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I-5 bridge officially reopens after collapse in May

| September 16, 2013
An artist's rendering of the replacement bridge set in June.

An artist’s rendering of the replacement bridge set in June.

The Interstate 5 bridge that collapsed over the Skagit River in Washington in late May and caused major disruption of the West Coast corridor reopened this weekend after a permanent span of bridge was added, replacing a temporary span that had been in place since mid-June.

The bridge collapsed after a truck struck one of the support beams, says a Washington Department of Transportation report. The trucker piloting the oversized load that made contact with the bridge says he felt crowded by a tractor-trailer passing him on the left and moved right, when the 2010 Kenworth struck a load-bearing part of the bridge.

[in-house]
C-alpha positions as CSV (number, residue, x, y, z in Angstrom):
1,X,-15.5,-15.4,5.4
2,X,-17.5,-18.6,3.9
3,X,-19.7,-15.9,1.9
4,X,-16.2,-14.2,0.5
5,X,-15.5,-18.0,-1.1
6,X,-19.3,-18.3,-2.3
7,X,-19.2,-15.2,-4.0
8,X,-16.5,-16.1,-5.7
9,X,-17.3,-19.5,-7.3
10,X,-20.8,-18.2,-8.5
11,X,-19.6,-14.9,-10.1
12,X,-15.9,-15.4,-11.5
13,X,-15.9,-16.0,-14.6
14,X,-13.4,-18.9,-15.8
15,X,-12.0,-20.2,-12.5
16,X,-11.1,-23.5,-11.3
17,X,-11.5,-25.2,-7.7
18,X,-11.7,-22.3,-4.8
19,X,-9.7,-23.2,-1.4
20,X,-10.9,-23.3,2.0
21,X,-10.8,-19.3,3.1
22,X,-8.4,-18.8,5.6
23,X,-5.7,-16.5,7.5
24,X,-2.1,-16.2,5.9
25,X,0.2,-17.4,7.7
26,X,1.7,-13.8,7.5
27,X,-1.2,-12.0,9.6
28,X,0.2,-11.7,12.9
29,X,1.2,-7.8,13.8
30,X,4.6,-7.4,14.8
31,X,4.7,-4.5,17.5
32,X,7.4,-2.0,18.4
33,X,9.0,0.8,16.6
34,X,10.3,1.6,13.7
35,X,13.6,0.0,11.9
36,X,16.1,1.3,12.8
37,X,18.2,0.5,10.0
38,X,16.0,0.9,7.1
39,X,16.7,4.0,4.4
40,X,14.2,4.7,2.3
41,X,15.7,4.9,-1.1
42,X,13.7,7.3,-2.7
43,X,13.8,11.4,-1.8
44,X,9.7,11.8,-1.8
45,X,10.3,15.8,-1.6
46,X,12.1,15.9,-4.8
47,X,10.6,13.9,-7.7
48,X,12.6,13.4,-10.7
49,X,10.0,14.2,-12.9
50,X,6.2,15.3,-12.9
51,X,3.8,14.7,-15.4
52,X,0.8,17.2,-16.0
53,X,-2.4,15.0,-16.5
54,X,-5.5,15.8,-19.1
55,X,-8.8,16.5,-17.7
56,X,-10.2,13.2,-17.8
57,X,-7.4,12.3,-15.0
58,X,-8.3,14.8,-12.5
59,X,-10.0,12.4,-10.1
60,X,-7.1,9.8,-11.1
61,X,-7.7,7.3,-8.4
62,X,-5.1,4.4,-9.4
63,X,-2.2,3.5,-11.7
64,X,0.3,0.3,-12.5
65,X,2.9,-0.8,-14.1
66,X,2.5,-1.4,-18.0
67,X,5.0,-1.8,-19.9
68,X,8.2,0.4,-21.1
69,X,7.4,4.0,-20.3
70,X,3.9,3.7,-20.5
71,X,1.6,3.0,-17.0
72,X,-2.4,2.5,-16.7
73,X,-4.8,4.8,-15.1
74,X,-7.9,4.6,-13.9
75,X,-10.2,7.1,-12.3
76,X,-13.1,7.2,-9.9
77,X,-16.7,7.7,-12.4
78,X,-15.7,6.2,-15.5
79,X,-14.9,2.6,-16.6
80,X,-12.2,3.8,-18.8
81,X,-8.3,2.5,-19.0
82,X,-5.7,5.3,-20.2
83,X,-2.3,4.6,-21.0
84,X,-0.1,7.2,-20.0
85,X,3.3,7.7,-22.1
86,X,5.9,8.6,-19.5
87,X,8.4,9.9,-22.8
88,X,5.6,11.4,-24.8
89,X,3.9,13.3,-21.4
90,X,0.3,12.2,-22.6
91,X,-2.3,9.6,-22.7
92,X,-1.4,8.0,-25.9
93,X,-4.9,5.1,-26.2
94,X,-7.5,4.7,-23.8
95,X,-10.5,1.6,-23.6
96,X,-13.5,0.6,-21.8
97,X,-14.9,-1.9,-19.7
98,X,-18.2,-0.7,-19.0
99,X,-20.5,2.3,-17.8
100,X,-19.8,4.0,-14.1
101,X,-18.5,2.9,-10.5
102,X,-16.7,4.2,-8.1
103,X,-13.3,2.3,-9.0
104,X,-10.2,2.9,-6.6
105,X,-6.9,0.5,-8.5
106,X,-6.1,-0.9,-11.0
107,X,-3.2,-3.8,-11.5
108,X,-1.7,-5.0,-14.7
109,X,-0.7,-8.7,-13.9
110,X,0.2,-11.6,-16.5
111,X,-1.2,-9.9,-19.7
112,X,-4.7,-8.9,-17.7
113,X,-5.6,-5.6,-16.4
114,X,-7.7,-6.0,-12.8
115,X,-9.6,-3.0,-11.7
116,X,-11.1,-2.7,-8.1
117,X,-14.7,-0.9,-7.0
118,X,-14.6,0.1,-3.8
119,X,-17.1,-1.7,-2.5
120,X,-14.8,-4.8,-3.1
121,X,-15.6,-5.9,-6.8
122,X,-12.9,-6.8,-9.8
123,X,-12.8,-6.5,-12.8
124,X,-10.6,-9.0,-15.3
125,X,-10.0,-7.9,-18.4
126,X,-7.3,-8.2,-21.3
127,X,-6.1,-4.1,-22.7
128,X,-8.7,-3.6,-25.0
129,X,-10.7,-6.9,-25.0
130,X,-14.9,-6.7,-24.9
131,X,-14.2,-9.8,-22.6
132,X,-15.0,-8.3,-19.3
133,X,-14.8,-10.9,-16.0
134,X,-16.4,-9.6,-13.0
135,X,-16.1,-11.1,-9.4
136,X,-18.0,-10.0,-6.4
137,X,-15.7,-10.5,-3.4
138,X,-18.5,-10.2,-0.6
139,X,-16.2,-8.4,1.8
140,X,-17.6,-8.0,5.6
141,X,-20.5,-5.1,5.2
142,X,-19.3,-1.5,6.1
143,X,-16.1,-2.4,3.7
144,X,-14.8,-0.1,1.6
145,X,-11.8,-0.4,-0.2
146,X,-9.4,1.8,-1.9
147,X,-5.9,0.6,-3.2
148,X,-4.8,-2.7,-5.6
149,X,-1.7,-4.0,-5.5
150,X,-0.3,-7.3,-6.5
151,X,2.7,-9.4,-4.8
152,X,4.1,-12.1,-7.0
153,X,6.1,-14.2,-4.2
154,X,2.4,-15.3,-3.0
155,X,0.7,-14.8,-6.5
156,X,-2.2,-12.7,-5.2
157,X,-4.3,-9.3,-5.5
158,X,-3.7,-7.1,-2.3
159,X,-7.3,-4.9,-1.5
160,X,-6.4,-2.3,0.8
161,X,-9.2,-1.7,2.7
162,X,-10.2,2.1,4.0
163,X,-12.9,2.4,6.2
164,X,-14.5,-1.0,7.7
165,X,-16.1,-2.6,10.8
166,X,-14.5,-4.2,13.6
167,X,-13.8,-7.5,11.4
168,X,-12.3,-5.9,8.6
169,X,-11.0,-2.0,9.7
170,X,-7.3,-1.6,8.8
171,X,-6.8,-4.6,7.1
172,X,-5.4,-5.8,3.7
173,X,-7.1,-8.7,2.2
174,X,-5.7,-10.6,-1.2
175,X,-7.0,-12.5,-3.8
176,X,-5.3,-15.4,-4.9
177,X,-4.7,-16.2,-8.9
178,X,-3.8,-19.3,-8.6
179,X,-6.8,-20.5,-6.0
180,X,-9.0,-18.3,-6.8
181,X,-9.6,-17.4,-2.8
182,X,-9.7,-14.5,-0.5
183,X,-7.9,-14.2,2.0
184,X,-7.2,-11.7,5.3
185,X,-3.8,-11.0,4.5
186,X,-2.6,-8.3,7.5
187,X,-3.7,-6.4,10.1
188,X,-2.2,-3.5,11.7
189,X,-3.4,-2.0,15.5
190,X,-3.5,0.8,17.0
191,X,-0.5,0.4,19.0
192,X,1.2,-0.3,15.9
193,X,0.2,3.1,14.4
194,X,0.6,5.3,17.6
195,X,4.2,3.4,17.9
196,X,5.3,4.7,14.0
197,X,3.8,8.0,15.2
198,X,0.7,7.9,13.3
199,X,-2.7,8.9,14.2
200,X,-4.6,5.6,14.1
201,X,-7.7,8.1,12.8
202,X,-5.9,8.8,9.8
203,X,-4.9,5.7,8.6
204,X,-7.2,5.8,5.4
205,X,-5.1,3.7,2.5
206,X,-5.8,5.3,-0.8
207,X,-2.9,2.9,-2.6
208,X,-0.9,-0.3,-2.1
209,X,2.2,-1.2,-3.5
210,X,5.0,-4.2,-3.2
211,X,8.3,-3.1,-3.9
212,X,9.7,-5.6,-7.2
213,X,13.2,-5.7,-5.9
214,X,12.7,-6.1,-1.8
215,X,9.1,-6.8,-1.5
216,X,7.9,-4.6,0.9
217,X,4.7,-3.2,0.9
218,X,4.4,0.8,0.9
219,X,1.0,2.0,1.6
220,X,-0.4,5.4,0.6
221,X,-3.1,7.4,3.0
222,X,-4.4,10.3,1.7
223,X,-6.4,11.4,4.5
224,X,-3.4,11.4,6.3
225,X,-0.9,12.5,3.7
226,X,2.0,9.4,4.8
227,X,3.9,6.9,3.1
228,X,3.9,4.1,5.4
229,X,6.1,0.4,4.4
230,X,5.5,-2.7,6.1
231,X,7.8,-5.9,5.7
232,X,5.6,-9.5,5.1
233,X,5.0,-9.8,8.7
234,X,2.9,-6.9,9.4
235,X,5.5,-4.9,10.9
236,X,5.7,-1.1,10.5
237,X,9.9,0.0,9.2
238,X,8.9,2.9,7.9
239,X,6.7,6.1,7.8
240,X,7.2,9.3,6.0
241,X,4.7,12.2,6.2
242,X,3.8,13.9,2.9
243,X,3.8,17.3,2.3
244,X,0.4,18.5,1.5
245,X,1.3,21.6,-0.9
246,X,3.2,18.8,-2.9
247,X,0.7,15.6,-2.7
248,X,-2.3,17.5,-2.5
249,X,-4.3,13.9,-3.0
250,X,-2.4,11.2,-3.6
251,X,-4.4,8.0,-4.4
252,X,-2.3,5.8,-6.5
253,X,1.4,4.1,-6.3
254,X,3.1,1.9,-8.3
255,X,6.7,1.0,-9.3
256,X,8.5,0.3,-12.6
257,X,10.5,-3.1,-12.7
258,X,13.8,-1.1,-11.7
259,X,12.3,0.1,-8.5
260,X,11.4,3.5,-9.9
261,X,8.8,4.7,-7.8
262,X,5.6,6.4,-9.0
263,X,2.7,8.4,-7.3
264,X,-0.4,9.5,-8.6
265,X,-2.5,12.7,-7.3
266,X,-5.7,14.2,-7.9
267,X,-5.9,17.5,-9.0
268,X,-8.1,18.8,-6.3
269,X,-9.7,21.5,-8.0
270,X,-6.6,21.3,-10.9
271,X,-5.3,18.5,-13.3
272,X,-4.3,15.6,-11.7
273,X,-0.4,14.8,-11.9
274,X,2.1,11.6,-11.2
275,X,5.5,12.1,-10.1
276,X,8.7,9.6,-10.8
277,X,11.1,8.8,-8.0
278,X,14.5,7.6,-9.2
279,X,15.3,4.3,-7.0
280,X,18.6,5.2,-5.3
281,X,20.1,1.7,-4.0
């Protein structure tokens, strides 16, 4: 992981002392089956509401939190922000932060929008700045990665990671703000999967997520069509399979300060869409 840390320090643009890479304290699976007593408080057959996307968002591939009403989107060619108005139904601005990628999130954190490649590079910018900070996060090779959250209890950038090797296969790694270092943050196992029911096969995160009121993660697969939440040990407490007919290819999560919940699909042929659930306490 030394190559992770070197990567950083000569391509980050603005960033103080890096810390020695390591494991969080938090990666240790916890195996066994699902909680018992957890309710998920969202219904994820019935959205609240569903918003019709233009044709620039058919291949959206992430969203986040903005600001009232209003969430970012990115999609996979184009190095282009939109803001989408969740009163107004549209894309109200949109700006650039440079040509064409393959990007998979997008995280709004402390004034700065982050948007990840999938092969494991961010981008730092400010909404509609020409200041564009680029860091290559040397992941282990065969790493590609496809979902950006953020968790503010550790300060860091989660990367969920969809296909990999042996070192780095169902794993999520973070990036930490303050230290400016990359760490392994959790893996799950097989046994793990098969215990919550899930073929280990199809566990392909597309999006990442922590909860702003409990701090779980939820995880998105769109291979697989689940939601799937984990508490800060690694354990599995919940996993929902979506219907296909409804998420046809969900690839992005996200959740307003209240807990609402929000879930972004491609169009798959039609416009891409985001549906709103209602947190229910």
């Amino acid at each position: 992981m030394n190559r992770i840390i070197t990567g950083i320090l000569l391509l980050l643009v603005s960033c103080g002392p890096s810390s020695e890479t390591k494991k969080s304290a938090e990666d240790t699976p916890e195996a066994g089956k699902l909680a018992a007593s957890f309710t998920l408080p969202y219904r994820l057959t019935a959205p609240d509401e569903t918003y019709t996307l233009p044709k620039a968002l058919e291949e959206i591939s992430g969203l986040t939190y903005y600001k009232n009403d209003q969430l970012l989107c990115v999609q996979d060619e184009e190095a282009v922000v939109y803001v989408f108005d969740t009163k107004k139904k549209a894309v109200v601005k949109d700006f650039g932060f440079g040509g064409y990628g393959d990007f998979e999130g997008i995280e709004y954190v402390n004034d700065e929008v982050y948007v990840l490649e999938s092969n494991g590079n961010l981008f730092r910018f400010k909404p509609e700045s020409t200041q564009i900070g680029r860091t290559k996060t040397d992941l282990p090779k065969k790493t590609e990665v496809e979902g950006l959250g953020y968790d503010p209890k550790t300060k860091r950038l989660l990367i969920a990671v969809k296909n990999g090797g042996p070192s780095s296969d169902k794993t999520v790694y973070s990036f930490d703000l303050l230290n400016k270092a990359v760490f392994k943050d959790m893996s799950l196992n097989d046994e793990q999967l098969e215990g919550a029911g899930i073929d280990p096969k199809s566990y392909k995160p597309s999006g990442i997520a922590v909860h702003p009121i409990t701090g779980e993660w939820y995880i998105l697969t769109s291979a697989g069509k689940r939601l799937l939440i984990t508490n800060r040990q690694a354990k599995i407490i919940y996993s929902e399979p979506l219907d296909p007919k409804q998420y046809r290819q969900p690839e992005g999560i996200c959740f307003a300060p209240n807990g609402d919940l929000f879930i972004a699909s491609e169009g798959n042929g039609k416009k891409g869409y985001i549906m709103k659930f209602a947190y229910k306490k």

No one was hurt or injured. Two passenger vehicles, however, did fall into the river.

The truck had a pilot vehicle that had a clearance pole 16 feet, 2 inches high, which reportedly cleared the bridge. The driver said he thought his load was 15 feet, 9 inches tall. The lowest portions of the bridge, however, were 14 feet, 8 inches.

The bridge officially reopened Sunday, Sept. 15, at 2 p.m.

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